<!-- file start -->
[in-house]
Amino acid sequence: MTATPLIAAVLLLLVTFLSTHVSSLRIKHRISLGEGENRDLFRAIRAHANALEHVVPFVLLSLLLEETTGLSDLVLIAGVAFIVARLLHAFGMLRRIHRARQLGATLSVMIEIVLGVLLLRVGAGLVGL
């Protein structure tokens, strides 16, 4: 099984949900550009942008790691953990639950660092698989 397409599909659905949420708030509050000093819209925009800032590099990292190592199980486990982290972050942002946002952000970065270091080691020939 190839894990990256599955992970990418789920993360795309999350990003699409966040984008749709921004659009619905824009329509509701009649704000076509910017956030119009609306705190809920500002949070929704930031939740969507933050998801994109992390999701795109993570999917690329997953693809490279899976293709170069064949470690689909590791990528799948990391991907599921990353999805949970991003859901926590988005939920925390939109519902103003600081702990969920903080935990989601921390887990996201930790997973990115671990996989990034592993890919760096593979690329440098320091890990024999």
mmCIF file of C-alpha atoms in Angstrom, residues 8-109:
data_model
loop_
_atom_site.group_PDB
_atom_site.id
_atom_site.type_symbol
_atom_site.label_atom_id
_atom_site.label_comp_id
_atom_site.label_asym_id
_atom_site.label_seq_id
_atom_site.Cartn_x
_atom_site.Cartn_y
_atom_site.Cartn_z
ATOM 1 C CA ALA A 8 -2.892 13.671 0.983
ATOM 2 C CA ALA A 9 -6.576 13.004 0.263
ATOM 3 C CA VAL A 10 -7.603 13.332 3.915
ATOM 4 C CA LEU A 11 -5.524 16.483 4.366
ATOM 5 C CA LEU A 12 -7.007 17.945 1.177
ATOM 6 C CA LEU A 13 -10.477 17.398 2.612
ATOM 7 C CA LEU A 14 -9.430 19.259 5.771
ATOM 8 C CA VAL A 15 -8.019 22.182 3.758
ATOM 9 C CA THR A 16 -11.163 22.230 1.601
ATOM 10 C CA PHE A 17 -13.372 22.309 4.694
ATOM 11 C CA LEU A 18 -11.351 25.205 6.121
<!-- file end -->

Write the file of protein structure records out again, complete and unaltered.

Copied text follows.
[in-house]
Amino acid sequence: MTATPLIAAVLLLLVTFLSTHVSSLRIKHRISLGEGENRDLFRAIRAHANALEHVVPFVLLSLLLEETTGLSDLVLIAGVAFIVARLLHAFGMLRRIHRARQLGATLSVMIEIVLGVLLLRVGAGLVGL
């Protein structure tokens, strides 16, 4: 099984949900550009942008790691953990639950660092698989 397409599909659905949420708030509050000093819209925009800032590099990292190592199980486990982290972050942002946002952000970065270091080691020939 190839894990990256599955992970990418789920993360795309999350990003699409966040984008749709921004659009619905824009329509509701009649704000076509910017956030119009609306705190809920500002949070929704930031939740969507933050998801994109992390999701795109993570999917690329997953693809490279899976293709170069064949470690689909590791990528799948990391991907599921990353999805949970991003859901926590988005939920925390939109519902103003600081702990969920903080935990989601921390887990996201930790997973990115671990996989990034592993890919760096593979690329440098320091890990024999």
mmCIF file of C-alpha atoms in Angstrom, residues 8-109:
data_model
loop_
_atom_site.group_PDB
_atom_site.id
_atom_site.type_symbol
_atom_site.label_atom_id
_atom_site.label_comp_id
_atom_site.label_asym_id
_atom_site.label_seq_id
_atom_site.Cartn_x
_atom_site.Cartn_y
_atom_site.Cartn_z
ATOM 1 C CA ALA A 8 -2.892 13.671 0.983
ATOM 2 C CA ALA A 9 -6.576 13.004 0.263
ATOM 3 C CA VAL A 10 -7.603 13.332 3.915
ATOM 4 C CA LEU A 11 -5.524 16.483 4.366
ATOM 5 C CA LEU A 12 -7.007 17.945 1.177
ATOM 6 C CA LEU A 13 -10.477 17.398 2.612
ATOM 7 C CA LEU A 14 -9.430 19.259 5.771
ATOM 8 C CA VAL A 15 -8.019 22.182 3.758
ATOM 9 C CA THR A 16 -11.163 22.230 1.601
ATOM 10 C CA PHE A 17 -13.372 22.309 4.694
ATOM 11 C CA LEU A 18 -11.351 25.205 6.121